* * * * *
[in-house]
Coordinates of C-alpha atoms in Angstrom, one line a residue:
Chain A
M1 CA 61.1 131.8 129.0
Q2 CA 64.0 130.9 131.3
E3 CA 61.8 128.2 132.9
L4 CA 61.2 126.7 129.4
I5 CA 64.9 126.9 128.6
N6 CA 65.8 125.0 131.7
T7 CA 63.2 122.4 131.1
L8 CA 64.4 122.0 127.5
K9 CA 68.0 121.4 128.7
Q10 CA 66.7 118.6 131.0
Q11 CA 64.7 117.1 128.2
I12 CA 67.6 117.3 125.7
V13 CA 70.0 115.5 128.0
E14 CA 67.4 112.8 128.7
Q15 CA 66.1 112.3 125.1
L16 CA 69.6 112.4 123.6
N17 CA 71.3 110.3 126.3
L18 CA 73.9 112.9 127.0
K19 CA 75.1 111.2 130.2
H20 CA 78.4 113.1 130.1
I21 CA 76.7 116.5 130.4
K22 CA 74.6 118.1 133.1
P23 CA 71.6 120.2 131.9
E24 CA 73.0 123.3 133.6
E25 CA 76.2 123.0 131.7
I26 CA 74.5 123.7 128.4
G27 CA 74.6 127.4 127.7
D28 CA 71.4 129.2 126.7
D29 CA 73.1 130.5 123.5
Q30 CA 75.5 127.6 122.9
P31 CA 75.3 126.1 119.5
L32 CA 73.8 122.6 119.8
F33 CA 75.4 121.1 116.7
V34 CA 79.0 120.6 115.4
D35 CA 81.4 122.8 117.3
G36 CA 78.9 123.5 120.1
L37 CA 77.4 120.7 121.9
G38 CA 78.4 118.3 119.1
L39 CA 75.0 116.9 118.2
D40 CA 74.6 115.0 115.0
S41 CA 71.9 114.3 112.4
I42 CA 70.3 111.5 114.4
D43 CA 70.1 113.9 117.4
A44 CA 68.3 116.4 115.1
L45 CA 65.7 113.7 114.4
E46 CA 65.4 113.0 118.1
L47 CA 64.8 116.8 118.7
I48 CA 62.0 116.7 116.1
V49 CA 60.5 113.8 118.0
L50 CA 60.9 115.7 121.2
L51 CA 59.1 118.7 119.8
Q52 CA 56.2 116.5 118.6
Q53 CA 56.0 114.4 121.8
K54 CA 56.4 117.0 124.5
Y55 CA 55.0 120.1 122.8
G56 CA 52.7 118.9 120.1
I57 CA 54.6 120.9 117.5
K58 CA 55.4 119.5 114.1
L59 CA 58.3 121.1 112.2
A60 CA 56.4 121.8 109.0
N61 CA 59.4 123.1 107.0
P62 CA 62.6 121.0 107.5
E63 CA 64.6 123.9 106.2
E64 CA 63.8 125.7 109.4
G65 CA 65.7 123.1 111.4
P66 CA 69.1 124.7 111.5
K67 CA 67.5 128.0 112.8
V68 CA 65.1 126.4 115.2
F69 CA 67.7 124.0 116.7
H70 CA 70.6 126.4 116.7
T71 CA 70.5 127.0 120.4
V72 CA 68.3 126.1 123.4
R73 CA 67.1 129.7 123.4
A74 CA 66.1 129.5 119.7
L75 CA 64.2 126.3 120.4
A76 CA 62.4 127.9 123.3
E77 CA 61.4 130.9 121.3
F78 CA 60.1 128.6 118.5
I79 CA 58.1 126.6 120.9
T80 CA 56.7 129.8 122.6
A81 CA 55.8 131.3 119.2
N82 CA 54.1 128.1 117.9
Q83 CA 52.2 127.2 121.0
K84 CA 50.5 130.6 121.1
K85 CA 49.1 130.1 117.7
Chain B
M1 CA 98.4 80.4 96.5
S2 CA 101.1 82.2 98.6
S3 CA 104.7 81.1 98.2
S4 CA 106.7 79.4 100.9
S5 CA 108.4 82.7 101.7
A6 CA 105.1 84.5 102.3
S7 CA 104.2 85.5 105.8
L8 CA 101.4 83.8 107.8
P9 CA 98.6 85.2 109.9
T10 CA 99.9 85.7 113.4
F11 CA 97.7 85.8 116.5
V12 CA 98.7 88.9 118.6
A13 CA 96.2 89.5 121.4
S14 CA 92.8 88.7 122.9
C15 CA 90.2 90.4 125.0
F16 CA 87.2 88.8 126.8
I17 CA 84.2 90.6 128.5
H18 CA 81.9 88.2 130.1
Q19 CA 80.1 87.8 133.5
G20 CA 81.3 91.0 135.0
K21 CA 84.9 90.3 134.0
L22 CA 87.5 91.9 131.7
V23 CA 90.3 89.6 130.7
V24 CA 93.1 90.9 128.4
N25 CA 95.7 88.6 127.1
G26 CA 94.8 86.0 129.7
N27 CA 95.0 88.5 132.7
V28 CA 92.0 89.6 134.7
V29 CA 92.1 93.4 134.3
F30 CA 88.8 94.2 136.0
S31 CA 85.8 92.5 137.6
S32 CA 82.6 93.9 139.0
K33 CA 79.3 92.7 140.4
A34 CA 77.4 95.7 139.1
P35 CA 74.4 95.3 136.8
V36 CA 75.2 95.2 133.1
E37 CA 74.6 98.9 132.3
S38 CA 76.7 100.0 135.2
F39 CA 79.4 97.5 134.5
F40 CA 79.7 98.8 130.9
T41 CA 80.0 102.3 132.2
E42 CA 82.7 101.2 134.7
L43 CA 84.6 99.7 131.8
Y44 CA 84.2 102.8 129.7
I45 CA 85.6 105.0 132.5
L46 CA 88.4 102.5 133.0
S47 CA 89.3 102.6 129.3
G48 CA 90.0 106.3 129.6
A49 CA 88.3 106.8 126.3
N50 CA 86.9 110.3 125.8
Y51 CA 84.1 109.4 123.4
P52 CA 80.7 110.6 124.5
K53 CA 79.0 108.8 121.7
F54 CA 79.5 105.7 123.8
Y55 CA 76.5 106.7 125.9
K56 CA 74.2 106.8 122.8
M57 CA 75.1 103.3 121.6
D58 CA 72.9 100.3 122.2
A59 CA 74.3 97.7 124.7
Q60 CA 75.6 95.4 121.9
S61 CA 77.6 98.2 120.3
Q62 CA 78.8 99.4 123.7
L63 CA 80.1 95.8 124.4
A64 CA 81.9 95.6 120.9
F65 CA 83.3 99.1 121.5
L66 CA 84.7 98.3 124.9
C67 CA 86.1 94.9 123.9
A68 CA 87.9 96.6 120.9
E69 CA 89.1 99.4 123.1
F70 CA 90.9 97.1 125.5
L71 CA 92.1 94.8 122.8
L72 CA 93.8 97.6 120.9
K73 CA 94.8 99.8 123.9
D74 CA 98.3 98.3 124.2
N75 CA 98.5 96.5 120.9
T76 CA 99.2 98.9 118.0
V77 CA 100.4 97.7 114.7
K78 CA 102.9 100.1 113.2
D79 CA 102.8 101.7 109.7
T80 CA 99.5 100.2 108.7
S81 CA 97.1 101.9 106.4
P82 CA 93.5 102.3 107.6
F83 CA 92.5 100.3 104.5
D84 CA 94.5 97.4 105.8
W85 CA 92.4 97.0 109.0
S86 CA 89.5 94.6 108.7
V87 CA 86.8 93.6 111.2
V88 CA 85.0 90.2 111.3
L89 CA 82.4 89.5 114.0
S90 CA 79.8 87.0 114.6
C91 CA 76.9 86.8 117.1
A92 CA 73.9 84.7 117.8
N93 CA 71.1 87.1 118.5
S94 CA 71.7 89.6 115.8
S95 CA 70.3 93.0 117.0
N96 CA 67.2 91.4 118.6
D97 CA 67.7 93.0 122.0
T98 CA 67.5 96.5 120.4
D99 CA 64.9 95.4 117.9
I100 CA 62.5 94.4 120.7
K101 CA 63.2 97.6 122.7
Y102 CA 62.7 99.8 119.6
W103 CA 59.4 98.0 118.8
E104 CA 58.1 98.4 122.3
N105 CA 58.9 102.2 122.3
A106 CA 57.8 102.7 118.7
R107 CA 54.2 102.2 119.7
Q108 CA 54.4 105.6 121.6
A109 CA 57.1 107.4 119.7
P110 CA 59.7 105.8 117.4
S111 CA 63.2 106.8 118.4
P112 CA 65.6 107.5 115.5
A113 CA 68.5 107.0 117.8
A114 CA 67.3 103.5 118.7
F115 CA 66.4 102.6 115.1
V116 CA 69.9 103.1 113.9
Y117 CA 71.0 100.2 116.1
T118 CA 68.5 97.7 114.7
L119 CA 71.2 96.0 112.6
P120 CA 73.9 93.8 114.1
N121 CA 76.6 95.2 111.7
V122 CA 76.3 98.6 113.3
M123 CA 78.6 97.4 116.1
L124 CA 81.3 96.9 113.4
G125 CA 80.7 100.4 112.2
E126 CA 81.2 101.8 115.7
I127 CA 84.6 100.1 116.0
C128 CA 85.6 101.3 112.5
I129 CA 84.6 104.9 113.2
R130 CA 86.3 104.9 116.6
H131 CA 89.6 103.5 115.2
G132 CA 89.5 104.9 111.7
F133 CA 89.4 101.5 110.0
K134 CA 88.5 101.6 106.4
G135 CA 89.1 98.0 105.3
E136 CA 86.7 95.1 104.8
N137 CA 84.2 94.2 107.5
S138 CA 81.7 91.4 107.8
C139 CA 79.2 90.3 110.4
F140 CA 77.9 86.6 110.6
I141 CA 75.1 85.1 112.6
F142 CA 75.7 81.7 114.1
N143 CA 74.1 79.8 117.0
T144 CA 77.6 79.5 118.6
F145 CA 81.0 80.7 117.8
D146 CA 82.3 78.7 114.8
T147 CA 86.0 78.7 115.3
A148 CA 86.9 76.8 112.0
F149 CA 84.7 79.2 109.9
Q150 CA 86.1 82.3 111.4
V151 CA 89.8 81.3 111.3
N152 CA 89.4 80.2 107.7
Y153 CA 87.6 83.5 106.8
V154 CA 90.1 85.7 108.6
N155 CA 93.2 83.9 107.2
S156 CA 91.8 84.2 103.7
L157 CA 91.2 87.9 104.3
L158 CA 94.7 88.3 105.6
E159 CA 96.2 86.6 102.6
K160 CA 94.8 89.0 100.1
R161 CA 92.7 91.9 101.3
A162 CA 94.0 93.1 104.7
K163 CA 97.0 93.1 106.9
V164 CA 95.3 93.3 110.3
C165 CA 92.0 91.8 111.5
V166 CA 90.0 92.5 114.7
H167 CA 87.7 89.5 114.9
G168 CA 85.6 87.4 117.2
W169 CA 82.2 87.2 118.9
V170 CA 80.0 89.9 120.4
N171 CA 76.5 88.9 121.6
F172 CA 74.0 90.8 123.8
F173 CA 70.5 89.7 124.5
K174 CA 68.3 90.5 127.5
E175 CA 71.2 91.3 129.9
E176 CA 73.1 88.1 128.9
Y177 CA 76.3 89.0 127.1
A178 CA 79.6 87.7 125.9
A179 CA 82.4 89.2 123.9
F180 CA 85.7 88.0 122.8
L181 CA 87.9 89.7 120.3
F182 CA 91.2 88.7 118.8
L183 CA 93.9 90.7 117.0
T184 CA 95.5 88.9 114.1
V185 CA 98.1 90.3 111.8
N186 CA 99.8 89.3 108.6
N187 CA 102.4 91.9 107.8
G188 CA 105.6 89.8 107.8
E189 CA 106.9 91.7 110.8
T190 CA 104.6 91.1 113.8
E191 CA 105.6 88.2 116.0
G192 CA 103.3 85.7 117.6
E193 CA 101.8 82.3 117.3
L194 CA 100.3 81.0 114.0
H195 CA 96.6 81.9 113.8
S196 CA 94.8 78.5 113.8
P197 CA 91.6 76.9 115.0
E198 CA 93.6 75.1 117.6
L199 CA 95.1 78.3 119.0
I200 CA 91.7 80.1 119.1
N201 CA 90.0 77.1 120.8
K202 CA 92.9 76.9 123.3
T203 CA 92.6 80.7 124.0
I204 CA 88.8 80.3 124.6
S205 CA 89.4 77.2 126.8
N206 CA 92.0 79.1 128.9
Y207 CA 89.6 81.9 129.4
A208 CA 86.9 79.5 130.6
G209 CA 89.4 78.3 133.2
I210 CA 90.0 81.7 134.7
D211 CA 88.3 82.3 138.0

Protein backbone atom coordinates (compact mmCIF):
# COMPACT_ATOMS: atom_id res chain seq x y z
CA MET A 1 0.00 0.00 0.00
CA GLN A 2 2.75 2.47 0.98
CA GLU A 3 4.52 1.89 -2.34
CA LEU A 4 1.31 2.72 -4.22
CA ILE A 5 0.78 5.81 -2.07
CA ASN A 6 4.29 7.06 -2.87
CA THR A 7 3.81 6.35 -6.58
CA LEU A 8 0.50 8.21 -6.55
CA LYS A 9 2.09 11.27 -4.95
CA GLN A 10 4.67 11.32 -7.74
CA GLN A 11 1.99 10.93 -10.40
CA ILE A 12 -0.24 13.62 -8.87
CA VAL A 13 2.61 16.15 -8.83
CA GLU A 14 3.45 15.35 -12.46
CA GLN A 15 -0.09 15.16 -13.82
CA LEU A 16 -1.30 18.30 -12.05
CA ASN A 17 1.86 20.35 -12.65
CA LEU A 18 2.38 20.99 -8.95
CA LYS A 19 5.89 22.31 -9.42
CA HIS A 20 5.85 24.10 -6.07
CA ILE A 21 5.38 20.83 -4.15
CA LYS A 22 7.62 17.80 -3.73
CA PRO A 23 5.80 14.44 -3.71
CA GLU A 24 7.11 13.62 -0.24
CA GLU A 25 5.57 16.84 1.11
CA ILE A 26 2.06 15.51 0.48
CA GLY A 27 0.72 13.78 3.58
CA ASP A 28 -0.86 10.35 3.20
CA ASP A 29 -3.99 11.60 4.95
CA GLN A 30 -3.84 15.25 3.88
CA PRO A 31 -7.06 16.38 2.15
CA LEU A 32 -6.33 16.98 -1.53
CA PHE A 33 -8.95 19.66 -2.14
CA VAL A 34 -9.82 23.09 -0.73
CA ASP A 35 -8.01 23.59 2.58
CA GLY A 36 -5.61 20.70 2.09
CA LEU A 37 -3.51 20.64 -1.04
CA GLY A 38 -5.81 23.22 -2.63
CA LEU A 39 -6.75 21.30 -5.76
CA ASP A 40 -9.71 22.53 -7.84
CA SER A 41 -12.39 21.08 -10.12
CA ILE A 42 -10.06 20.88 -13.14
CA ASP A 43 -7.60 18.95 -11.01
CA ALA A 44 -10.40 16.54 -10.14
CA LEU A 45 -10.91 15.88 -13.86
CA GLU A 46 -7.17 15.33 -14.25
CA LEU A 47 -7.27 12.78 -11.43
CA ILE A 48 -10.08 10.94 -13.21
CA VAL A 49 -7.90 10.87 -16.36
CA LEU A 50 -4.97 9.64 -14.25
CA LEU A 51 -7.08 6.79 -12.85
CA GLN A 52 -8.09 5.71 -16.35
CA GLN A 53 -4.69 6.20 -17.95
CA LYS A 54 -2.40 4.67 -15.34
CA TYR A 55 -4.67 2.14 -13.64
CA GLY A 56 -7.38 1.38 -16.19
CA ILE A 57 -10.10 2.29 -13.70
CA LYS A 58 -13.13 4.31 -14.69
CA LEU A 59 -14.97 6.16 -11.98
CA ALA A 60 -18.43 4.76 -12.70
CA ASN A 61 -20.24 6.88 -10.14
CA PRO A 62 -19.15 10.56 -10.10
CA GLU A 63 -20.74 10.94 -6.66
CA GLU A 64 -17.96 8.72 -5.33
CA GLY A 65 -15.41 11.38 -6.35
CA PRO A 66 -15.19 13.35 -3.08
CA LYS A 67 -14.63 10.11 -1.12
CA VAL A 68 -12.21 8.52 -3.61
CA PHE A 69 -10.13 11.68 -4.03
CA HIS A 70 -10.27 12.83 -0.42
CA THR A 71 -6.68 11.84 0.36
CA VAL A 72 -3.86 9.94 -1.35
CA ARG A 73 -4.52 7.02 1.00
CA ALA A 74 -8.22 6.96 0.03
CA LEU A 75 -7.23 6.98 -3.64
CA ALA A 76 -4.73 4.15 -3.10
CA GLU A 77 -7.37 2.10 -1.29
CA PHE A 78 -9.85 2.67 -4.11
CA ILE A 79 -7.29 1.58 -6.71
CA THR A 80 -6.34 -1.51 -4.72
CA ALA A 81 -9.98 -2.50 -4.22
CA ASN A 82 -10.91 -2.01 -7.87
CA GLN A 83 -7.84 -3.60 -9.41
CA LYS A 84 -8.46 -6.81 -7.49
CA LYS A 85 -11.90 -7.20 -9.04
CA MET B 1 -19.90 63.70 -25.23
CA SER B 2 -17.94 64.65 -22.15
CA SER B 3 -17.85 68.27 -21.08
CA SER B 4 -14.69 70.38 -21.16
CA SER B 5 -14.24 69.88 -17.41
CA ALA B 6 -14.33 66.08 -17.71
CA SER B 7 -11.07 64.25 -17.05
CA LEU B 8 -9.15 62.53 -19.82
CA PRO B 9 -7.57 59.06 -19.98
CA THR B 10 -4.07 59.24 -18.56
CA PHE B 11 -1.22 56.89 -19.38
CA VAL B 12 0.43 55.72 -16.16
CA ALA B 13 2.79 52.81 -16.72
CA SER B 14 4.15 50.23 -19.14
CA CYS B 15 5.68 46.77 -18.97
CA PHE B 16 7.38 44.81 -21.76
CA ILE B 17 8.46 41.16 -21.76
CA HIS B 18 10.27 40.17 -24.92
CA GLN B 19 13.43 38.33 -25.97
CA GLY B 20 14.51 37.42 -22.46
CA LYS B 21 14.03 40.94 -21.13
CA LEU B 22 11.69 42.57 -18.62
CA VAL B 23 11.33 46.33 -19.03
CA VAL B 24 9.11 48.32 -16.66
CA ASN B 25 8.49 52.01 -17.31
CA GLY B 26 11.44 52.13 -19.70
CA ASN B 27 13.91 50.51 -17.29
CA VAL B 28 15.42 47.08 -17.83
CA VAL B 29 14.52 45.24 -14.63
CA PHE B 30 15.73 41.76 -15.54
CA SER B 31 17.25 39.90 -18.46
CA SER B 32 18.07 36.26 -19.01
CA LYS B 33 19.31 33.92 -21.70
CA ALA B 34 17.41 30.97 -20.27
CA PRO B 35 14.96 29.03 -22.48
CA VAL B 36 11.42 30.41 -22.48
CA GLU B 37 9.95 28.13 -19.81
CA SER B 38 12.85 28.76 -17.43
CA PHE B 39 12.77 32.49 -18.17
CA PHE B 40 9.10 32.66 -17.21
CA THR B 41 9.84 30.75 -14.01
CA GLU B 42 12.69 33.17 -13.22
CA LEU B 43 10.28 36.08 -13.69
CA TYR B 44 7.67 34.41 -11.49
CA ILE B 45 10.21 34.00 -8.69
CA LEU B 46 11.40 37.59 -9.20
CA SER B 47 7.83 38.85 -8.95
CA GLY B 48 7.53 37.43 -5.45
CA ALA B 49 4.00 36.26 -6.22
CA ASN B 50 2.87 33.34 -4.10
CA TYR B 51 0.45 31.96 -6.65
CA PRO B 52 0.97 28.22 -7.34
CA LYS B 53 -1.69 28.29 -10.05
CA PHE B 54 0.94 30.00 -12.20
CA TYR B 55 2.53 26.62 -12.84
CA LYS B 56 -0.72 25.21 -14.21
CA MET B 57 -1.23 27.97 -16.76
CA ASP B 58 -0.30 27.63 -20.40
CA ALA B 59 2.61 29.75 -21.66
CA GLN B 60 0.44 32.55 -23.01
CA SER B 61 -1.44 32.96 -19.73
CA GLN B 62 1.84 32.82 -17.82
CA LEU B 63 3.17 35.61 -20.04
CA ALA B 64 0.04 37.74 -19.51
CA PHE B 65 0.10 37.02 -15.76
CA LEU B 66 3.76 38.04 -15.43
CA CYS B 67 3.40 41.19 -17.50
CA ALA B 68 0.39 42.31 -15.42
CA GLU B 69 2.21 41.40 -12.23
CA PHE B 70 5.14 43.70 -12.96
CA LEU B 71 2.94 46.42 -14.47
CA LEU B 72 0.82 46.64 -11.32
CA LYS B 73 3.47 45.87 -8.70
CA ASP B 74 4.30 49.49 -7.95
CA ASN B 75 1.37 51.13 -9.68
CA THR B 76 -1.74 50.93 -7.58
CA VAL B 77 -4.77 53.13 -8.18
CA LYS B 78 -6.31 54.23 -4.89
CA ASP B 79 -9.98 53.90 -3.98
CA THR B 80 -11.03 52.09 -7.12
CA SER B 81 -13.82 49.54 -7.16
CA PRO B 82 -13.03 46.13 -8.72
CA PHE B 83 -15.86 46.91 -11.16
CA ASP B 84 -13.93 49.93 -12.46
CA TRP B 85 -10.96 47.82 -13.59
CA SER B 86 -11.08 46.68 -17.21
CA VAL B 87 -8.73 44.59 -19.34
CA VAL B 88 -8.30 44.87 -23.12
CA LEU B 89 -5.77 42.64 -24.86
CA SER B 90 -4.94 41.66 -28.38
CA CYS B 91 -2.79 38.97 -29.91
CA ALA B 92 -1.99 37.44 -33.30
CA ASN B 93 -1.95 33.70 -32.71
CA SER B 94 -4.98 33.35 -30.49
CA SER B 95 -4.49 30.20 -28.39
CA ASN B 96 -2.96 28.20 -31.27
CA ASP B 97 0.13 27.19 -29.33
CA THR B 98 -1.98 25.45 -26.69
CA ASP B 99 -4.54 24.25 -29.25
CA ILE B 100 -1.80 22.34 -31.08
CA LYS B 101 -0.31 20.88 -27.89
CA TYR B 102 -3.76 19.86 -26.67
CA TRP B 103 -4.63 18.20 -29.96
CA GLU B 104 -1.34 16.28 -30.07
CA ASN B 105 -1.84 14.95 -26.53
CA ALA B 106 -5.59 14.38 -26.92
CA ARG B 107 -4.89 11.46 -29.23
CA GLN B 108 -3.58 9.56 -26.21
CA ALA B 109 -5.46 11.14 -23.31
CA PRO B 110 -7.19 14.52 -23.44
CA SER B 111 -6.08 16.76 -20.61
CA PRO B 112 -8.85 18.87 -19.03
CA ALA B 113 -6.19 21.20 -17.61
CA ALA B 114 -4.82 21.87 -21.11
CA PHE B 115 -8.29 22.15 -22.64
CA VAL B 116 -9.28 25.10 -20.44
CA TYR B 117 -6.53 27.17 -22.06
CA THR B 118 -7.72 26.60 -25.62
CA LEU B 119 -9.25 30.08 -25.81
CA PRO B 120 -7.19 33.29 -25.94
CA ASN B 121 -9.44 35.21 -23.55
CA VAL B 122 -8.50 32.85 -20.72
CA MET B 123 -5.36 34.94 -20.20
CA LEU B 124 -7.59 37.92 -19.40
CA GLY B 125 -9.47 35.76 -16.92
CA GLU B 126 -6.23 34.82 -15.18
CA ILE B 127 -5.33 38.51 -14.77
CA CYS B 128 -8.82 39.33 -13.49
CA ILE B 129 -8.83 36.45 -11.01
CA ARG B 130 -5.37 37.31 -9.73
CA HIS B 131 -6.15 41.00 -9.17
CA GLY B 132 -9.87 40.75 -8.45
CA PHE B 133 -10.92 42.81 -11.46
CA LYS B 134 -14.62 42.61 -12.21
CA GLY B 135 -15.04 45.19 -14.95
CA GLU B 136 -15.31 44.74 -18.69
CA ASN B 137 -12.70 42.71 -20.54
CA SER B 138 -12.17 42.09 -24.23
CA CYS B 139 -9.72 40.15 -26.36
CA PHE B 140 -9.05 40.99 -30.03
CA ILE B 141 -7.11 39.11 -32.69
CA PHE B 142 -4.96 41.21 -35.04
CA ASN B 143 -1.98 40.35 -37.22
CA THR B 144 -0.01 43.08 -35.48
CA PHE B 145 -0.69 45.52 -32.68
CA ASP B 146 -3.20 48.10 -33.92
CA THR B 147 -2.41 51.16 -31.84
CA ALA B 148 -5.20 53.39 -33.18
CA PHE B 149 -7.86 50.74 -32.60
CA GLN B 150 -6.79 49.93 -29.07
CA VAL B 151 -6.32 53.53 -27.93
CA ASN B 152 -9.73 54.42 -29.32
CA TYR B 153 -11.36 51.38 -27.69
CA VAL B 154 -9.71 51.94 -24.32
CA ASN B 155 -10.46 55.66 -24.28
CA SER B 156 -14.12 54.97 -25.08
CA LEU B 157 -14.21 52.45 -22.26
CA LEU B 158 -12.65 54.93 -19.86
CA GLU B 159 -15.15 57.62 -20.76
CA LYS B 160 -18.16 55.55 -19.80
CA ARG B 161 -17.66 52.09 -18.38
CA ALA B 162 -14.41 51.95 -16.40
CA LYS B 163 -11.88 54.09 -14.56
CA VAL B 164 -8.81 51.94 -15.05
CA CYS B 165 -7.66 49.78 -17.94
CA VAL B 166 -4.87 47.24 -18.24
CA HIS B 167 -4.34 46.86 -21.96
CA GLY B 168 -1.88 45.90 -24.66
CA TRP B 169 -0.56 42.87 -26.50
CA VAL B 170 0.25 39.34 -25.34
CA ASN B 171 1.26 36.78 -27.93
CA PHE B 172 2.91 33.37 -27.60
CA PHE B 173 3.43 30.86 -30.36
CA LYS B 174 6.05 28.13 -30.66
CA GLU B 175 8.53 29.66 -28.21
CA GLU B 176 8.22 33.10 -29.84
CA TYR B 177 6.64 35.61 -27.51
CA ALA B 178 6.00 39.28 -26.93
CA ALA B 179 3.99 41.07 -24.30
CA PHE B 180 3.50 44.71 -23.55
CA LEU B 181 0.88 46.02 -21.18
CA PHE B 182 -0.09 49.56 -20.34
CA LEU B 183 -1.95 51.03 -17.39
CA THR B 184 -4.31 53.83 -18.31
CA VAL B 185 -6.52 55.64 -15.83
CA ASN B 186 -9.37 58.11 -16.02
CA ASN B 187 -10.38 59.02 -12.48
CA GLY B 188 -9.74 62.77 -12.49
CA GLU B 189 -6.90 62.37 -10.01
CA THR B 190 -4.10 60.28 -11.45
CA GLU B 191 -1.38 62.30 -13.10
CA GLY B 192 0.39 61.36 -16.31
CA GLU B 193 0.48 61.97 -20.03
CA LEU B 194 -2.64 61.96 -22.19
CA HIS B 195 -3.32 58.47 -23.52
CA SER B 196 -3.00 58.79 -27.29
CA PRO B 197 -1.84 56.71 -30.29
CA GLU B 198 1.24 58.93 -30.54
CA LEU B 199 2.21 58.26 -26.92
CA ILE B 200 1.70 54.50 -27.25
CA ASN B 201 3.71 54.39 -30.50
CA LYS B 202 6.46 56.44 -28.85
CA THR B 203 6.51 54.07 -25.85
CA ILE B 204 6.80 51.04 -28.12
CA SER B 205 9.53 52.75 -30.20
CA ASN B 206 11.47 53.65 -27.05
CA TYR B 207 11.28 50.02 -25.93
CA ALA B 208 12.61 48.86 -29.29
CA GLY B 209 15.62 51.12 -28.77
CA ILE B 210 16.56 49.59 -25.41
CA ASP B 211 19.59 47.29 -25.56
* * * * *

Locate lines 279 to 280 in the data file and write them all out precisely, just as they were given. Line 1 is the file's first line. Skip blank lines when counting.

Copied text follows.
T190 CA 104.6 91.1 113.8
E191 CA 105.6 88.2 116.0